April 14, 2022 – T. Edelman
 White House, “FACT SHEET: Protecting Seniors by Improving Safety and Quality of Care in the Nation’s Nursing Homes” (Feb. 28, 2022), https://www.whitehouse.gov/briefing-room/statements-releases/2022/02/28/fact-sheet-protecting-seniors-and-people-with-disabilities-by-improving-safety-and-quality-of-care-in-the-nations-nursing-homes/
 A four-volume study, released in 2001 by the Centers for Medicare & Medicaid Services, found that more than 90% of facilities did not have sufficient staff to prevent avoidable harm or to provide the services required by the Nursing Home Reform Law. CMS, Report to Congress: Appropriateness of Minimum Nurse Staffing Ratios (2001). Phase One report at https://phinational.org/wp-content/uploads/2017/07/Phase_I_VOL-_II-1.pdf; https://phinational.org/wp-content/uploads/2017/07/Phase_I_VOL_I-1.pdf
 University of St. Augustine for Health Sciences, “60 Key Nursing Statistics and Trends for 2021” (Sep. 2021), https://www.usa.edu/blog/nursing-statistics/
 American Association of Colleges of Nursing, “Student Enrollment Surged in U.S. Schools of Nursing in 2020 Despite Challenges Presented by the Pandemic” (Apr. 1, 2021), https://www.aacnnursing.org/News-Information/Press-Releases/View/ArticleId/24802/2020-survey-data-student-enrollment (2021) (reporting 5.6% increase in enrollment in nursing schools, with 251,145 studying for baccalaureate level nursing degrees)
 “Governor Walz Announces Plan to Train, Deploy 1,000 New Certified Nursing Assistants to Long-Term Care by January 31; Effort is a partnership between state, colleges, and long-term care providers” (News Release, Dec. 6, 2021), https://mn.gov/governor/news/#/detail/appId/1/id/512110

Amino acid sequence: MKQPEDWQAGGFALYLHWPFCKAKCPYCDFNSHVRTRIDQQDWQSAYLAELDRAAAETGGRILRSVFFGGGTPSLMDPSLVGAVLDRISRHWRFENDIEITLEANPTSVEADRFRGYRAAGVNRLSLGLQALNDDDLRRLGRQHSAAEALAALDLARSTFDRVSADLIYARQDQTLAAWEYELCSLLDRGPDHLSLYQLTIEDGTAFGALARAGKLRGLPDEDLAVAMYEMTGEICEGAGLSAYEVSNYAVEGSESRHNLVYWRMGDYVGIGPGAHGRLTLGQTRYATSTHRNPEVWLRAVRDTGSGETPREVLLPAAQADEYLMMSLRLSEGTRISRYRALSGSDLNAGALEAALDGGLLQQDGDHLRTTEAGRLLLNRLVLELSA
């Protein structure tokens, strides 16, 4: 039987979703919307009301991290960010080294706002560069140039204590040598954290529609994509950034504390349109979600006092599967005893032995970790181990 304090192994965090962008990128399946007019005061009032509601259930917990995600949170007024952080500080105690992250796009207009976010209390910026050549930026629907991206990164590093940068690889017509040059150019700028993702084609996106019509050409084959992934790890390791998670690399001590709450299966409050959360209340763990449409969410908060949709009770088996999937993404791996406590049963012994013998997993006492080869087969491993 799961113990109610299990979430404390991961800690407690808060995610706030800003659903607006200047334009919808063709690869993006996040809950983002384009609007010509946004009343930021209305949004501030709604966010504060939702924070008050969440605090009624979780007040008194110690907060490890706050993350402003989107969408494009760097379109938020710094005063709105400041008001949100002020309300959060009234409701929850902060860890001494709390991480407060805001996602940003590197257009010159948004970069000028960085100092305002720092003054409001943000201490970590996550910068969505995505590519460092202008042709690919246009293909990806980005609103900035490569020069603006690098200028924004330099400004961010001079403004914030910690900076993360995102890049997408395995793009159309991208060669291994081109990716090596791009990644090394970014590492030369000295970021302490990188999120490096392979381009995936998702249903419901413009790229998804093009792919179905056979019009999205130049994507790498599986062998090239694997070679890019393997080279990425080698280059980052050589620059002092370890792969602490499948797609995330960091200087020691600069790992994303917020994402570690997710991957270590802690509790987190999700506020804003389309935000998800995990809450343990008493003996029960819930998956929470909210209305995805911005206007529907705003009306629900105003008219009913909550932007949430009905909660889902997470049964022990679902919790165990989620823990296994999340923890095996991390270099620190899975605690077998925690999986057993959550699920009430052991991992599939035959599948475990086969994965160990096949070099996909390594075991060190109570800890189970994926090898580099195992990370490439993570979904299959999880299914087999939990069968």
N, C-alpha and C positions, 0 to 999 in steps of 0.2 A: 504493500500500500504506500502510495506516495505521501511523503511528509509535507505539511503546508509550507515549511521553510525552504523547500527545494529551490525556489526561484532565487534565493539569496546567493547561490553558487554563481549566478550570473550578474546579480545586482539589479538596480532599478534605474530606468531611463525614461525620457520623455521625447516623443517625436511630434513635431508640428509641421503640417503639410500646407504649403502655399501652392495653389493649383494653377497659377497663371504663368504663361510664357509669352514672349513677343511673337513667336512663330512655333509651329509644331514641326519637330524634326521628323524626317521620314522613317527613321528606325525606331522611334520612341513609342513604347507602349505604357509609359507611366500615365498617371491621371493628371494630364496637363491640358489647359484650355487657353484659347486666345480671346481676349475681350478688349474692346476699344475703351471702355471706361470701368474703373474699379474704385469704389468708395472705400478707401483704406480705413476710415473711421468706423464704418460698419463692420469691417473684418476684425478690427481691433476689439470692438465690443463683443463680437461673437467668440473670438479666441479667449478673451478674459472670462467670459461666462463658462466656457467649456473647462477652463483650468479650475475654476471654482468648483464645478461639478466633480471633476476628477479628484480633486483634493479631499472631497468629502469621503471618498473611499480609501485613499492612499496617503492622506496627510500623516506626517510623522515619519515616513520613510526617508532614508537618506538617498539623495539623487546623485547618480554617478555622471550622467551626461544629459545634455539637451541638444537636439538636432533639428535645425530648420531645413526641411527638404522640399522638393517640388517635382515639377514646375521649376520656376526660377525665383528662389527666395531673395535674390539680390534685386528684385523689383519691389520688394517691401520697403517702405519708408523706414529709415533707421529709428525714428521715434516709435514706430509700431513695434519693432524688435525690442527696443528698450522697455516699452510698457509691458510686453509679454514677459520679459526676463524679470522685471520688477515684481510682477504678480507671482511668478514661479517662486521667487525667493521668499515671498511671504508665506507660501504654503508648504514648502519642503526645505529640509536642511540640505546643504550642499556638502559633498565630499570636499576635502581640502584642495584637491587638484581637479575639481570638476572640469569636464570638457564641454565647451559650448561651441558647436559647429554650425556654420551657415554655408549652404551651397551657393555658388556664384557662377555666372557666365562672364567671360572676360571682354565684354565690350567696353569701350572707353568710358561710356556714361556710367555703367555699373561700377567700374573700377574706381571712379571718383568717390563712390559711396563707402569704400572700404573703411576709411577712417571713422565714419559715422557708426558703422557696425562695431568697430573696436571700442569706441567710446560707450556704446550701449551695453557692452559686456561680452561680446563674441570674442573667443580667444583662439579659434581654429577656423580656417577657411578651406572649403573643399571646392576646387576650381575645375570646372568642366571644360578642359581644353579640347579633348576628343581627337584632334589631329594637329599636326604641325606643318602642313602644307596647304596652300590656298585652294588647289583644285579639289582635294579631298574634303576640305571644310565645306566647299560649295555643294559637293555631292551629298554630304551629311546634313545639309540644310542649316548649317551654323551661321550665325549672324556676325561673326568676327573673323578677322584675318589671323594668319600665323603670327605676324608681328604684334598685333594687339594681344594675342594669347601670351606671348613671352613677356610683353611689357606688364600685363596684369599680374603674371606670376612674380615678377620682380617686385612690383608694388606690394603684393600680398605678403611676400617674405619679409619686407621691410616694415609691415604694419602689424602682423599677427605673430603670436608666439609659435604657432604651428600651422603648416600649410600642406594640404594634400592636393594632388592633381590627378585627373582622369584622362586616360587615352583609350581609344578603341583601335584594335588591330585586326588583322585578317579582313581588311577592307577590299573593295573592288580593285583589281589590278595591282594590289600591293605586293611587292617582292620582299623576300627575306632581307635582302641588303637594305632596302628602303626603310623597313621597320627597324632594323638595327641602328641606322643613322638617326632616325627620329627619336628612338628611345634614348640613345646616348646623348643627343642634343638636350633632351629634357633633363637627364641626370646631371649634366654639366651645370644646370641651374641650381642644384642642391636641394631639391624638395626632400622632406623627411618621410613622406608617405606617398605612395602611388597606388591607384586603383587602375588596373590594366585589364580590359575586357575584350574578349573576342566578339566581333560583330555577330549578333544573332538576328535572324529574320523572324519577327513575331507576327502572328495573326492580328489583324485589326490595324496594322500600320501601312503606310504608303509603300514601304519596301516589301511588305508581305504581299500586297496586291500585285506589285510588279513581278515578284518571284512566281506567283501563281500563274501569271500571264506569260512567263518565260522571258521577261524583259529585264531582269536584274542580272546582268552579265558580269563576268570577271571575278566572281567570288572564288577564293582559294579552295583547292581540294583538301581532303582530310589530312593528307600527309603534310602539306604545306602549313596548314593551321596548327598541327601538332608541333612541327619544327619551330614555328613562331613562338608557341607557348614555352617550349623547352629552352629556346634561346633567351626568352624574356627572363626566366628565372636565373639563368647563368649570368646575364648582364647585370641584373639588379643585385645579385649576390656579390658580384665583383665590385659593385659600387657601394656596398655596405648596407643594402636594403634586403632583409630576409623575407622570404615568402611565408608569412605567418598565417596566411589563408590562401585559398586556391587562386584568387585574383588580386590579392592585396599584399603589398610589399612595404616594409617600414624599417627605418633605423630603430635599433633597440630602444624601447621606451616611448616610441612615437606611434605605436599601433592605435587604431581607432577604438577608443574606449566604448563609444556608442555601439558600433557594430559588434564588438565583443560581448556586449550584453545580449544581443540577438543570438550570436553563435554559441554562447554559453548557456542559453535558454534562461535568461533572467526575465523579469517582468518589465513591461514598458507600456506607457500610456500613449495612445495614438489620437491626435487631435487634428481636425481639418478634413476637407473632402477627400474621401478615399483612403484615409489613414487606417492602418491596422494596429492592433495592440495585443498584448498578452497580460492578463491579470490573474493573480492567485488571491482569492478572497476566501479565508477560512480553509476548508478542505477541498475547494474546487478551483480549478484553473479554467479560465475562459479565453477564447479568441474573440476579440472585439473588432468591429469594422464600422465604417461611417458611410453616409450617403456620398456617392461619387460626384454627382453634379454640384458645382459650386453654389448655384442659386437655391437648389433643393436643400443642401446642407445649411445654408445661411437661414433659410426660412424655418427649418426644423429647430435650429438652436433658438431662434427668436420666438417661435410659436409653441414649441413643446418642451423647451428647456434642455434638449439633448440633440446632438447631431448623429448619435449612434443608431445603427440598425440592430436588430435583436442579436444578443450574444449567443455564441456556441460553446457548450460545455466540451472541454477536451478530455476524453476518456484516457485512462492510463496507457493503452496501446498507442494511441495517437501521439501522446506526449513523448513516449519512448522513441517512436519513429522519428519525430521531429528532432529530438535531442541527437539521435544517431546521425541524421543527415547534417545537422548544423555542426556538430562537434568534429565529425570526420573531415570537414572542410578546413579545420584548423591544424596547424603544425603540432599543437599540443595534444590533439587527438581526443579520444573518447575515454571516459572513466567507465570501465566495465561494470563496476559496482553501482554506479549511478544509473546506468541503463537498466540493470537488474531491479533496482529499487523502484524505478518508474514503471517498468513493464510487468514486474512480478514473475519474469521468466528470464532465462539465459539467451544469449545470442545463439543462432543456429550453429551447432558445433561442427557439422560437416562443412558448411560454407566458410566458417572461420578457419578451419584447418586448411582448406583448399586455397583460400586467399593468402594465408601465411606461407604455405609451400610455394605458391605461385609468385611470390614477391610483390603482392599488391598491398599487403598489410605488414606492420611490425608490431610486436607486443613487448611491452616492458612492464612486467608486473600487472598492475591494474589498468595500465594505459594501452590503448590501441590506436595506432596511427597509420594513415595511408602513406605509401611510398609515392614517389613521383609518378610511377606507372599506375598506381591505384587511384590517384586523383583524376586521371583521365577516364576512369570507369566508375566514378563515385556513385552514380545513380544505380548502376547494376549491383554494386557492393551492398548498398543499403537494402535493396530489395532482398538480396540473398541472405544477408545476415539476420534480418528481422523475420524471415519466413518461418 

“State of Minnesota Surpasses Goal of Recruiting 1,000 Certified Nursing Assistants; Walz-Flanagan Budget to Move Minnesota Forward proposes additional funding to continue the initiative” (News Release, Mar. 29, 2022), https://mn.gov/governor/news/#/detail/appId/1/id/523325
 Illinois passed legislation, HB0246, https://www.ilga.gov/legislation/102/HB/PDF/10200HB0246enr.pdf, that, among other changes, subsidizes annual wage hikes for certified nurse aides, Peter Hancock, “Illinois lawmakers OK bill to drive $700M into Medicaid-funded nursing homes to boost care,” Capitol News Illinois (Apr. 8, 2022), https://www.sj-r.com/story/news/state/2022/04/08/illinois-bill-would-drive-700-million-nursing-homes-advances/9510576002/; the Colorado Legislature raised the minimum wage for nursing home workers to $15, House Bill22-1333, http://leg.colorado.gov/sites/default/files/documents/2022A/bills/2022a_1333_rer.pdf; The Star Tribune reports that Minnesota legislators introduced a billion-dollar proposal to increase wages of long-term care workers. Briana Bierschbach, “Minnesota legislators aim to tackle ‘dire’ staffing shortages in long-term care,” Star Tribune (Apr. 9, 2022), https://www.startribune.com/minnesota-legislators-aim-to-tackle-dire-staffing-shortages-in-long-term-care/600163652/?refresh=true